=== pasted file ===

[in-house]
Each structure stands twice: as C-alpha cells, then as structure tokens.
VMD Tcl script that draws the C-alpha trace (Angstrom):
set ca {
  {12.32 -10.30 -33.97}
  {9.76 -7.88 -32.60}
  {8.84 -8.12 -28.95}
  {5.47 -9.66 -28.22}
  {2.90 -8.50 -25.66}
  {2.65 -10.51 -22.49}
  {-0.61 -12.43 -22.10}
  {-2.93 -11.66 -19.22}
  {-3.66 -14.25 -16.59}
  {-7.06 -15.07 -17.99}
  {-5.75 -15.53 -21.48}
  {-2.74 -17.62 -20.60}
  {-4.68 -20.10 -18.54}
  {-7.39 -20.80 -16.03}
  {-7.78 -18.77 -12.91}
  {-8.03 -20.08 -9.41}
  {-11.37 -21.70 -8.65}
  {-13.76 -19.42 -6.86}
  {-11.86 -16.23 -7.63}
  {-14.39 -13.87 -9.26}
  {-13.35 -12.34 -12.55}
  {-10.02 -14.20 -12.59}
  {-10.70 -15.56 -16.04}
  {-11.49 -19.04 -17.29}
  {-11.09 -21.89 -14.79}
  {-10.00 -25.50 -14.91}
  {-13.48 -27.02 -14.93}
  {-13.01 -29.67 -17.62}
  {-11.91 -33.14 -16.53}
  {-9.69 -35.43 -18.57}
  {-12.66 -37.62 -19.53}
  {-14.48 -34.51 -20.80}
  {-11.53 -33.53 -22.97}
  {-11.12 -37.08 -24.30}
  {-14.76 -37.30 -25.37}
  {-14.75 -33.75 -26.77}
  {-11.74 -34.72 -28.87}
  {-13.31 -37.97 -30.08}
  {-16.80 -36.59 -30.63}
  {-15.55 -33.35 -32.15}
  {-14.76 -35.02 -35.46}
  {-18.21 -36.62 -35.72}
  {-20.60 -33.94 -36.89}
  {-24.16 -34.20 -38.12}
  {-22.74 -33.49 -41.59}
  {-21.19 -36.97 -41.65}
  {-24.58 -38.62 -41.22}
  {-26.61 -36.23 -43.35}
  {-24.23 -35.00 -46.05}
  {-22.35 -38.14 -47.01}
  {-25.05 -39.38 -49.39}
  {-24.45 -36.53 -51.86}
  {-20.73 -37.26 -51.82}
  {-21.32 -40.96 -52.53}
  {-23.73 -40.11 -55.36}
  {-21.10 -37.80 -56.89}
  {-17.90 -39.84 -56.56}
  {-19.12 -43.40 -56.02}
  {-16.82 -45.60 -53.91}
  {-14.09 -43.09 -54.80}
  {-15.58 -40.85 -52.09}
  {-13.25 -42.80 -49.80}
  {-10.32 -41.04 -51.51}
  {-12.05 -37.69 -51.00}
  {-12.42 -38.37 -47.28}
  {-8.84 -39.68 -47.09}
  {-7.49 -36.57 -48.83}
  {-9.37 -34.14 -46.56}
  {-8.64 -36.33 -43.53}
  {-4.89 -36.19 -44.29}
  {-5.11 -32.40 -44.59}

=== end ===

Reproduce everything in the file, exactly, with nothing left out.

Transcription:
[in-house]
Each structure stands twice: as C-alpha cells, then as structure tokens.
VMD Tcl script that draws the C-alpha trace (Angstrom):
set ca {
  {12.32 -10.30 -33.97}
  {9.76 -7.88 -32.60}
  {8.84 -8.12 -28.95}
  {5.47 -9.66 -28.22}
  {2.90 -8.50 -25.66}
  {2.65 -10.51 -22.49}
  {-0.61 -12.43 -22.10}
  {-2.93 -11.66 -19.22}
  {-3.66 -14.25 -16.59}
  {-7.06 -15.07 -17.99}
  {-5.75 -15.53 -21.48}
  {-2.74 -17.62 -20.60}
  {-4.68 -20.10 -18.54}
  {-7.39 -20.80 -16.03}
  {-7.78 -18.77 -12.91}
  {-8.03 -20.08 -9.41}
  {-11.37 -21.70 -8.65}
  {-13.76 -19.42 -6.86}
  {-11.86 -16.23 -7.63}
  {-14.39 -13.87 -9.26}
  {-13.35 -12.34 -12.55}
  {-10.02 -14.20 -12.59}
  {-10.70 -15.56 -16.04}
  {-11.49 -19.04 -17.29}
  {-11.09 -21.89 -14.79}
  {-10.00 -25.50 -14.91}
  {-13.48 -27.02 -14.93}
  {-13.01 -29.67 -17.62}
  {-11.91 -33.14 -16.53}
  {-9.69 -35.43 -18.57}
  {-12.66 -37.62 -19.53}
  {-14.48 -34.51 -20.80}
  {-11.53 -33.53 -22.97}
  {-11.12 -37.08 -24.30}
  {-14.76 -37.30 -25.37}
  {-14.75 -33.75 -26.77}
  {-11.74 -34.72 -28.87}
  {-13.31 -37.97 -30.08}
  {-16.80 -36.59 -30.63}
  {-15.55 -33.35 -32.15}
  {-14.76 -35.02 -35.46}
  {-18.21 -36.62 -35.72}
  {-20.60 -33.94 -36.89}
  {-24.16 -34.20 -38.12}
  {-22.74 -33.49 -41.59}
  {-21.19 -36.97 -41.65}
  {-24.58 -38.62 -41.22}
  {-26.61 -36.23 -43.35}
  {-24.23 -35.00 -46.05}
  {-22.35 -38.14 -47.01}
  {-25.05 -39.38 -49.39}
  {-24.45 -36.53 -51.86}
  {-20.73 -37.26 -51.82}
  {-21.32 -40.96 -52.53}
  {-23.73 -40.11 -55.36}
  {-21.10 -37.80 -56.89}
  {-17.90 -39.84 -56.56}
  {-19.12 -43.40 -56.02}
  {-16.82 -45.60 -53.91}
  {-14.09 -43.09 -54.80}
  {-15.58 -40.85 -52.09}
  {-13.25 -42.80 -49.80}
  {-10.32 -41.04 -51.51}
  {-12.05 -37.69 -51.00}
  {-12.42 -38.37 -47.28}
  {-8.84 -39.68 -47.09}
  {-7.49 -36.57 -48.83}
  {-9.37 -34.14 -46.56}
  {-8.64 -36.33 -43.53}
  {-4.89 -36.19 -44.29}
  {-5.11 -32.40 -44.59}